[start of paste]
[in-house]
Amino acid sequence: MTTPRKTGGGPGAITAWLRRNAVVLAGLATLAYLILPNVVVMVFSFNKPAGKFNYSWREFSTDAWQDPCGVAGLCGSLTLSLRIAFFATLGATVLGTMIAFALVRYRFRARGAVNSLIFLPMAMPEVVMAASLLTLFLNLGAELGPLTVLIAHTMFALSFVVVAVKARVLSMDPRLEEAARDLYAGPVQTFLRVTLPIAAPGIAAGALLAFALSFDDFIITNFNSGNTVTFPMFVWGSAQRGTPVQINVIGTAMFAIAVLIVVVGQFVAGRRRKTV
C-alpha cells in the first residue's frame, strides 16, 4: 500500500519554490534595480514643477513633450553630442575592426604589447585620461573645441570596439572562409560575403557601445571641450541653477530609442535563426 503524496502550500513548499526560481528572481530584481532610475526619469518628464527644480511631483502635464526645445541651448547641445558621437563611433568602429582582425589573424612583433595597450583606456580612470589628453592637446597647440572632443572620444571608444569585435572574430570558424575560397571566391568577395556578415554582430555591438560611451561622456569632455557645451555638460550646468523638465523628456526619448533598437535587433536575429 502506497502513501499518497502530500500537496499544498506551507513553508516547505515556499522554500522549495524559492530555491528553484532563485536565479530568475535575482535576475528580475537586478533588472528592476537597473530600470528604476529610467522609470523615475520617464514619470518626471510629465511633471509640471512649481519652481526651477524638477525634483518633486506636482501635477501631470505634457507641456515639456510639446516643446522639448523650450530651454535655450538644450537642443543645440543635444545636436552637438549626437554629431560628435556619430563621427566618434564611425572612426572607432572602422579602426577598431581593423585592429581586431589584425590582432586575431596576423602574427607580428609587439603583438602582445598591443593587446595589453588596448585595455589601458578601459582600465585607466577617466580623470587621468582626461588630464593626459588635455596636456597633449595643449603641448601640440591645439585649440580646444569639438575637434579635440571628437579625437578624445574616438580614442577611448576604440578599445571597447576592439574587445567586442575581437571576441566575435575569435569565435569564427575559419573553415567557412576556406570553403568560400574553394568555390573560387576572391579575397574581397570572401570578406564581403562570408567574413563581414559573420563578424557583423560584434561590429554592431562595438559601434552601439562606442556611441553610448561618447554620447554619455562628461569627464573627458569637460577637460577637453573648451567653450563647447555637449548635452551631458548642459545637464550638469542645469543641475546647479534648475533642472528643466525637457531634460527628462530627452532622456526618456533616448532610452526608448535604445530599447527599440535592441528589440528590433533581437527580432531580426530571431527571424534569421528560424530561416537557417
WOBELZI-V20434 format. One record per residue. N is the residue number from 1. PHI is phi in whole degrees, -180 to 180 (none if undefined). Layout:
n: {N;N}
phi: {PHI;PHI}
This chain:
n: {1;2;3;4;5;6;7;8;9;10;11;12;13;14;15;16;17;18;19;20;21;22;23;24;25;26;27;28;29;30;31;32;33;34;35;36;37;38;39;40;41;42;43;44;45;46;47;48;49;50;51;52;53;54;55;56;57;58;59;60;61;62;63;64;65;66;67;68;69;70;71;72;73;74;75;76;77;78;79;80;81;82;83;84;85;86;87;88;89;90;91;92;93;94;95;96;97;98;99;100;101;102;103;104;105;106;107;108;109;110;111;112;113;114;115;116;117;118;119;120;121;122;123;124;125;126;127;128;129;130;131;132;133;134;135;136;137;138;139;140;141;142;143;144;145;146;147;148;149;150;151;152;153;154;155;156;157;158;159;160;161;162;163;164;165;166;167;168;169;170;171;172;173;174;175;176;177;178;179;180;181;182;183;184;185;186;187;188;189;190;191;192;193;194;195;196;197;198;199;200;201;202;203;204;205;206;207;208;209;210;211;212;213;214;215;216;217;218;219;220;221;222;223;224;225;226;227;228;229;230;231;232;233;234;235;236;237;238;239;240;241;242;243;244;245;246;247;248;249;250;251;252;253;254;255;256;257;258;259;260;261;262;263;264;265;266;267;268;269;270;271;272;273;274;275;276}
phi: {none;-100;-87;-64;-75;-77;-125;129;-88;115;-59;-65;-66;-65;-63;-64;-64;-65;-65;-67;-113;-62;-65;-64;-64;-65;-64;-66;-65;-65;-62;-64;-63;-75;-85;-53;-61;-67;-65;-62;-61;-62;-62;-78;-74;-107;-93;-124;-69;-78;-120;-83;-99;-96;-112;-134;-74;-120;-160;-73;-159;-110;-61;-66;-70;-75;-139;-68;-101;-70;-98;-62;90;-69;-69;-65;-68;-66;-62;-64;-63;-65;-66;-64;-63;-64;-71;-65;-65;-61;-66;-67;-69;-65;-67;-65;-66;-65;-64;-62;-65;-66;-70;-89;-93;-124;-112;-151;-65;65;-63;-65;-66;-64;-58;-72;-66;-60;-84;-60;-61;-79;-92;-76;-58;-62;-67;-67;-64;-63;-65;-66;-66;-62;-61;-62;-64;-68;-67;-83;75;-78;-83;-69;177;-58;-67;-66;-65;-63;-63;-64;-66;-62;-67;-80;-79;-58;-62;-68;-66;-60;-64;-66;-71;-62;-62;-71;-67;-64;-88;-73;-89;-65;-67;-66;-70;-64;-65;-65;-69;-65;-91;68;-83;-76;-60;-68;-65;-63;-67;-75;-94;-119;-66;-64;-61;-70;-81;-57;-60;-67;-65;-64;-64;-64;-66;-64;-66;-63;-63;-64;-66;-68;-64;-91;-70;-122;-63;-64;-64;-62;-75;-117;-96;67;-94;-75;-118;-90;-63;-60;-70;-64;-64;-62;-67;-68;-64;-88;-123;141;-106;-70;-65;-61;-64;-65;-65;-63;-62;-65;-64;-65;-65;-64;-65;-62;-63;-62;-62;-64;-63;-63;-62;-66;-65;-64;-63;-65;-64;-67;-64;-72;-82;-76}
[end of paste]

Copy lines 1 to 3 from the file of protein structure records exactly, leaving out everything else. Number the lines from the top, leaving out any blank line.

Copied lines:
[in-house]
Amino acid sequence: MTTPRKTGGGPGAITAWLRRNAVVLAGLATLAYLILPNVVVMVFSFNKPAGKFNYSWREFSTDAWQDPCGVAGLCGSLTLSLRIAFFATLGATVLGTMIAFALVRYRFRARGAVNSLIFLPMAMPEVVMAASLLTLFLNLGAELGPLTVLIAHTMFALSFVVVAVKARVLSMDPRLEEAARDLYAGPVQTFLRVTLPIAAPGIAAGALLAFALSFDDFIITNFNSGNTVTFPMFVWGSAQRGTPVQINVIGTAMFAIAVLIVVVGQFVAGRRRKTV
C-alpha cells in the first residue's frame, strides 16, 4: 500500500519554490534595480514643477513633450553630442575592426604589447585620461573645441570596439572562409560575403557601445571641450541653477530609442535563426 503524496502550500513548499526560481528572481530584481532610475526619469518628464527644480511631483502635464526645445541651448547641445558621437563611433568602429582582425589573424612583433595597450583606456580612470589628453592637446597647440572632443572620444571608444569585435572574430570558424575560397571566391568577395556578415554582430555591438560611451561622456569632455557645451555638460550646468523638465523628456526619448533598437535587433536575429 502506497502513501499518497502530500500537496499544498506551507513553508516547505515556499522554500522549495524559492530555491528553484532563485536565479530568475535575482535576475528580475537586478533588472528592476537597473530600470528604476529610467522609470523615475520617464514619470518626471510629465511633471509640471512649481519652481526651477524638477525634483518633486506636482501635477501631470505634457507641456515639456510639446516643446522639448523650450530651454535655450538644450537642443543645440543635444545636436552637438549626437554629431560628435556619430563621427566618434564611425572612426572607432572602422579602426577598431581593423585592429581586431589584425590582432586575431596576423602574427607580428609587439603583438602582445598591443593587446595589453588596448585595455589601458578601459582600465585607466577617466580623470587621468582626461588630464593626459588635455596636456597633449595643449603641448601640440591645439585649440580646444569639438575637434579635440571628437579625437578624445574616438580614442577611448576604440578599445571597447576592439574587445567586442575581437571576441566575435575569435569565435569564427575559419573553415567557412576556406570553403568560400574553394568555390573560387576572391579575397574581397570572401570578406564581403562570408567574413563581414559573420563578424557583423560584434561590429554592431562595438559601434552601439562606442556611441553610448561618447554620447554619455562628461569627464573627458569637460577637460577637453573648451567653450563647447555637449548635452551631458548642459545637464550638469542645469543641475546647479534648475533642472528643466525637457531634460527628462530627452532622456526618456533616448532610452526608448535604445530599447527599440535592441528589440528590433533581437527580432531580426530571431527571424534569421528560424530561416537557417